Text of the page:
January 30, 2011
Although my professional occupation with medieval art has always had a very strong focus on wall and panel painting, I have been quite fond of late gothic architecture as well. Especially the beautifully constructed rib vaults and high ceilings that can be found in so many Central European late medieval churches, never cease to amaze me:
I just love the rich and imaginative repertoire of forms and shapes and the intricate and complex patterns of looped vaults and ribs that form flowers, trees as well as beautiful abstract curves and geometric patterns. The rib-vaulted ceiling of St. Barbara’s Church in the Bohemian city of Kutná Hora [Kuttenberg], begun in the year 1512 and created by the famous German mason Benedikt Ried [1454 – 1534], surely represents one of the most intricate examples of this particular late gothic style. Apart from this just being one of the most gorgeous late medieval ceilings known to me, there is one specific reason why I wanted to show you the vaulting of St. Barbara’s today:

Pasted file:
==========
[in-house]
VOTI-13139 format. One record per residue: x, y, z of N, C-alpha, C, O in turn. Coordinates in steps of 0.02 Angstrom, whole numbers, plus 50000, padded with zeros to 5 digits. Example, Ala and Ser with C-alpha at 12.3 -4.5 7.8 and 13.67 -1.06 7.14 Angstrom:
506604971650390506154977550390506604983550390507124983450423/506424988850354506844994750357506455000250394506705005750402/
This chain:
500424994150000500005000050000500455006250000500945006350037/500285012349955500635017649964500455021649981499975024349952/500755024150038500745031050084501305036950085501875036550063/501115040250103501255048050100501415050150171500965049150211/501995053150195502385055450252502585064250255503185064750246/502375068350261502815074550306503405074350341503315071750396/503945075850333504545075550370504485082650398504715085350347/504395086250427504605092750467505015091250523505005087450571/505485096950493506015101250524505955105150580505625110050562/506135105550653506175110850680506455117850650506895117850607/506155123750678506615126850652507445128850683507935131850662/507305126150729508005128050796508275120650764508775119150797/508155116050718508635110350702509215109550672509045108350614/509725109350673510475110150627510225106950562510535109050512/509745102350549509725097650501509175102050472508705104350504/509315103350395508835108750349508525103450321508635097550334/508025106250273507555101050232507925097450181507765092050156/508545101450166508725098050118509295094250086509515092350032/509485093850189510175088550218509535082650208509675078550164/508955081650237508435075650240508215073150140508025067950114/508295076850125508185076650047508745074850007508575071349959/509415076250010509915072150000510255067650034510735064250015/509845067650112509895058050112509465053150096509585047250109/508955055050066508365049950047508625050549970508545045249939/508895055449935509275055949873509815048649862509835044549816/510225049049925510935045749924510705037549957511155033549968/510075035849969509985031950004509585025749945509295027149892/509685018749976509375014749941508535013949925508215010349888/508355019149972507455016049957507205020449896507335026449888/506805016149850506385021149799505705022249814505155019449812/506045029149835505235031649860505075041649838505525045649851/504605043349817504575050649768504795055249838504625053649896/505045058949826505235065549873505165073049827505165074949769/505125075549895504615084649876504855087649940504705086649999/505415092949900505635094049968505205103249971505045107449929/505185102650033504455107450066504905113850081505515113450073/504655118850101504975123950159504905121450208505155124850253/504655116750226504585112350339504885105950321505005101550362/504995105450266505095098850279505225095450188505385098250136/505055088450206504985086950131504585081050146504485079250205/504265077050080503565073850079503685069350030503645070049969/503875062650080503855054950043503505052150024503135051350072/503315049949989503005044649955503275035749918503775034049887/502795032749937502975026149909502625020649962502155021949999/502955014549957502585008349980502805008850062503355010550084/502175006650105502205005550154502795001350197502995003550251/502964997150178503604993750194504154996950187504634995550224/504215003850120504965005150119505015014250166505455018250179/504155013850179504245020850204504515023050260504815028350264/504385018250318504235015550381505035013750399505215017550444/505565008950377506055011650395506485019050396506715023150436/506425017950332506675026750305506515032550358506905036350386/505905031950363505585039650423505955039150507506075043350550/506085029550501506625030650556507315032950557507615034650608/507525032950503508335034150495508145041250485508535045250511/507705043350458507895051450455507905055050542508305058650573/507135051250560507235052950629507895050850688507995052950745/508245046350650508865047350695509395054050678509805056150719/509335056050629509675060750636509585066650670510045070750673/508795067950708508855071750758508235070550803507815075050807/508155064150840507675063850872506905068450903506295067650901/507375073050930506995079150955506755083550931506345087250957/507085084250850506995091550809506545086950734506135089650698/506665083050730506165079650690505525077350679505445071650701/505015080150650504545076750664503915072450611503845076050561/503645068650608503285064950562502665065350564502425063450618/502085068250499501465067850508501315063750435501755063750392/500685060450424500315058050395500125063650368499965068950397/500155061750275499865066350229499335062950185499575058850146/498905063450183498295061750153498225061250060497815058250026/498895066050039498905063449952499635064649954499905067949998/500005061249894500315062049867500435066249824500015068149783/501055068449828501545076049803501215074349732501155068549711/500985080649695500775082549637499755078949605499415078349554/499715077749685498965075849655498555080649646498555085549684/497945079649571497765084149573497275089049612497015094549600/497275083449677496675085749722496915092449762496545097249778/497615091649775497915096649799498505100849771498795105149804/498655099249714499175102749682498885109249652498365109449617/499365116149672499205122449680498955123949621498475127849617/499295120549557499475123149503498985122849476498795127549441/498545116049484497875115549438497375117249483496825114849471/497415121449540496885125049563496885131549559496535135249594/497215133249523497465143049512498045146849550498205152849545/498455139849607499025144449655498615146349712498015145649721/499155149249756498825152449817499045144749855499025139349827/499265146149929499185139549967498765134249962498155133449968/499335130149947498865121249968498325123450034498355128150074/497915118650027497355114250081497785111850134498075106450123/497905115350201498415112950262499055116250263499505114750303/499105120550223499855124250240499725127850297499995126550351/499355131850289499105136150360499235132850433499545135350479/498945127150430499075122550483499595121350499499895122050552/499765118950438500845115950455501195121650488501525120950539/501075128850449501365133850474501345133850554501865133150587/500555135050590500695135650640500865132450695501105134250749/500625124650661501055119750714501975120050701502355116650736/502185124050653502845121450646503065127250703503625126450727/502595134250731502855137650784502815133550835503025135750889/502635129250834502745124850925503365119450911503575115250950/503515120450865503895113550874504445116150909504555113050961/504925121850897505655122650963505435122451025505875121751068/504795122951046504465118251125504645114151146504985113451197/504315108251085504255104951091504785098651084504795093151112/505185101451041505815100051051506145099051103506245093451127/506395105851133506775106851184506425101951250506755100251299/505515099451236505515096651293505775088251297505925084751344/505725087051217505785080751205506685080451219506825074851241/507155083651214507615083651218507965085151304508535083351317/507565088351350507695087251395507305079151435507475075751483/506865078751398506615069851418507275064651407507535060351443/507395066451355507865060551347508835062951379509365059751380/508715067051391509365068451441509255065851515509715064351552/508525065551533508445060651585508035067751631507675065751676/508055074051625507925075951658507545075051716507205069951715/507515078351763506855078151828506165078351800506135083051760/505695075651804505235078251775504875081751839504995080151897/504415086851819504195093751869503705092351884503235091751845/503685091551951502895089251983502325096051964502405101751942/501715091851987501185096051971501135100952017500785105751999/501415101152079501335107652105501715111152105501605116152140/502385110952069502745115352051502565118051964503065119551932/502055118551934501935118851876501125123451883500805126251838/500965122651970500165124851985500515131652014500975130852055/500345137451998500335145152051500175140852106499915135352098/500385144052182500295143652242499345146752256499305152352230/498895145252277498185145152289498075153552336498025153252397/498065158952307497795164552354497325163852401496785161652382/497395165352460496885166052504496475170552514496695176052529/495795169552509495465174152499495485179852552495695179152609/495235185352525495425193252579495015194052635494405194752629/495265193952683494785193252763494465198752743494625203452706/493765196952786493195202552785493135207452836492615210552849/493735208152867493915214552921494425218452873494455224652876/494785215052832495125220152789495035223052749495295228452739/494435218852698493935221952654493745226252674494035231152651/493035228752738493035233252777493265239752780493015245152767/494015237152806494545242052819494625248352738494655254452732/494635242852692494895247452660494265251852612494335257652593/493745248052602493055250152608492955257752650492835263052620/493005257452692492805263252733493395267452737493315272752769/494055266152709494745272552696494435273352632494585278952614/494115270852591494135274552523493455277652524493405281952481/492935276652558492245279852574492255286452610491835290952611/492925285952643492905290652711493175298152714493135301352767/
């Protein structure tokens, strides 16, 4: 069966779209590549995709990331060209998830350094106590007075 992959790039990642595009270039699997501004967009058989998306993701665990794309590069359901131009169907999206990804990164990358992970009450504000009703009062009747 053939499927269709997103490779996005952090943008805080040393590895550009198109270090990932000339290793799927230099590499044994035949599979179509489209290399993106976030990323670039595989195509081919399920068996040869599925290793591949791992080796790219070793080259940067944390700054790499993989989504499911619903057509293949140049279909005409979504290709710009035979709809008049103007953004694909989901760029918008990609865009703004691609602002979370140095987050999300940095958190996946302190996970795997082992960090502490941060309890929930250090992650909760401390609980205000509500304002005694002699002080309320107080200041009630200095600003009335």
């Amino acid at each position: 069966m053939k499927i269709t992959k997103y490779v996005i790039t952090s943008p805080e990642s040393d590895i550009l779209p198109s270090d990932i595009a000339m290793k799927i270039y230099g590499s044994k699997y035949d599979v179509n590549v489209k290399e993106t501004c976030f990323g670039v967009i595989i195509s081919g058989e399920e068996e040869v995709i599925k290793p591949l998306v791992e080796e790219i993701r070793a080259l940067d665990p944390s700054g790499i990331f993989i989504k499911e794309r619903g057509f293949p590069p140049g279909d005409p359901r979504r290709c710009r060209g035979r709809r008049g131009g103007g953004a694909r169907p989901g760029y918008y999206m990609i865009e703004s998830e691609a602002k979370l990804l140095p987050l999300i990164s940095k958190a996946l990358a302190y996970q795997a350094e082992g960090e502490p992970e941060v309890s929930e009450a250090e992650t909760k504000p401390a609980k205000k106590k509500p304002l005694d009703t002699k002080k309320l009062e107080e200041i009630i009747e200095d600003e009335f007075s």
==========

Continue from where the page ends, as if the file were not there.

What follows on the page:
Isn’t it just amazing how the cables of this lovely tam correspond to the forms of late medieval vaulting? I just became aware of this coincidence whilst in the middle of the knitting process, and I must admit that I find it really fascinating [although I still do not know what to make of it].
What I do know, however, is that I enjoyed knitting this little project very much. It is perfect for knitting some rows in-between work or in the evening before going to sleep, since the fabric grows very fast and the cable pattern is very easy to knit, although it may look complicated at first sight. The yarn is very lovely, too. It is spun from untreated organic wool, and I think the natural colour consisting of white, gray and brown fibre adds a very interesting quality to the pattern and goes very well together with the cables. All in all, a very lovely project! And: I will have to think some more about those rib vaults and cables …